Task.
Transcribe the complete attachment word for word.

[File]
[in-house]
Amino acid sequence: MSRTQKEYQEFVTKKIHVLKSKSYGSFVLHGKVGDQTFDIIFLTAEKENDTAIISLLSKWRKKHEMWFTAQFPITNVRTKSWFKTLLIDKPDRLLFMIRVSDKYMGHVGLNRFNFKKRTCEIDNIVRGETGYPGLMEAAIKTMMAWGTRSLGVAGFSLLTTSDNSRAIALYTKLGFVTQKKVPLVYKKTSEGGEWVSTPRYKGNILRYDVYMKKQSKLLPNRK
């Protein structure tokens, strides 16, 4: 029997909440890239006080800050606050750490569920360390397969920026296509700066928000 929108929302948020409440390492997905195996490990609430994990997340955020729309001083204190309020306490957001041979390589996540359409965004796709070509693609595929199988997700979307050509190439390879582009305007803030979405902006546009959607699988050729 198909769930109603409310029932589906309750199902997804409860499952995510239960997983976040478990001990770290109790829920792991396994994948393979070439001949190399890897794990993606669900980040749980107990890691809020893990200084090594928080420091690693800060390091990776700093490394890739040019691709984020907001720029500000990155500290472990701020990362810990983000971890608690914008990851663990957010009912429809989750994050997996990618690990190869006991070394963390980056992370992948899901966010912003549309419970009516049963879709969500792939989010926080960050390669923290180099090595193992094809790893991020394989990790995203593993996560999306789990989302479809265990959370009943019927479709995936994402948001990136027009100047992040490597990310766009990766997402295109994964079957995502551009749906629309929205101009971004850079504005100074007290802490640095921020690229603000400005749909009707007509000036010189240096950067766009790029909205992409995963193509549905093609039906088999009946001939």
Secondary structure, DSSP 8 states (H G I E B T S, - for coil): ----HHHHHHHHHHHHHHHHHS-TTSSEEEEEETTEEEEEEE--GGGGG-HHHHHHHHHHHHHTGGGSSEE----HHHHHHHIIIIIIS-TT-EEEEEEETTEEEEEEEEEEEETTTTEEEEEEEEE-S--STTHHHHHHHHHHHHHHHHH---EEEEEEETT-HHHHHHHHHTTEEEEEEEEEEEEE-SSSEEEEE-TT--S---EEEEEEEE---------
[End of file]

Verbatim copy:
[in-house]
Amino acid sequence: MSRTQKEYQEFVTKKIHVLKSKSYGSFVLHGKVGDQTFDIIFLTAEKENDTAIISLLSKWRKKHEMWFTAQFPITNVRTKSWFKTLLIDKPDRLLFMIRVSDKYMGHVGLNRFNFKKRTCEIDNIVRGETGYPGLMEAAIKTMMAWGTRSLGVAGFSLLTTSDNSRAIALYTKLGFVTQKKVPLVYKKTSEGGEWVSTPRYKGNILRYDVYMKKQSKLLPNRK
């Protein structure tokens, strides 16, 4: 029997909440890239006080800050606050750490569920360390397969920026296509700066928000 929108929302948020409440390492997905195996490990609430994990997340955020729309001083204190309020306490957001041979390589996540359409965004796709070509693609595929199988997700979307050509190439390879582009305007803030979405902006546009959607699988050729 198909769930109603409310029932589906309750199902997804409860499952995510239960997983976040478990001990770290109790829920792991396994994948393979070439001949190399890897794990993606669900980040749980107990890691809020893990200084090594928080420091690693800060390091990776700093490394890739040019691709984020907001720029500000990155500290472990701020990362810990983000971890608690914008990851663990957010009912429809989750994050997996990618690990190869006991070394963390980056992370992948899901966010912003549309419970009516049963879709969500792939989010926080960050390669923290180099090595193992094809790893991020394989990790995203593993996560999306789990989302479809265990959370009943019927479709995936994402948001990136027009100047992040490597990310766009990766997402295109994964079957995502551009749906629309929205101009971004850079504005100074007290802490640095921020690229603000400005749909009707007509000036010189240096950067766009790029909205992409995963193509549905093609039906088999009946001939």
Secondary structure, DSSP 8 states (H G I E B T S, - for coil): ----HHHHHHHHHHHHHHHHHS-TTSSEEEEEETTEEEEEEE--GGGGG-HHHHHHHHHHHHHTGGGSSEE----HHHHHHHIIIIIIS-TT-EEEEEEETTEEEEEEEEEEEETTTTEEEEEEEEE-S--STTHHHHHHHHHHHHHHHHH---EEEEEEETT-HHHHHHHHHTTEEEEEEEEEEEEE-SSSEEEEE-TT--S---EEEEEEEE---------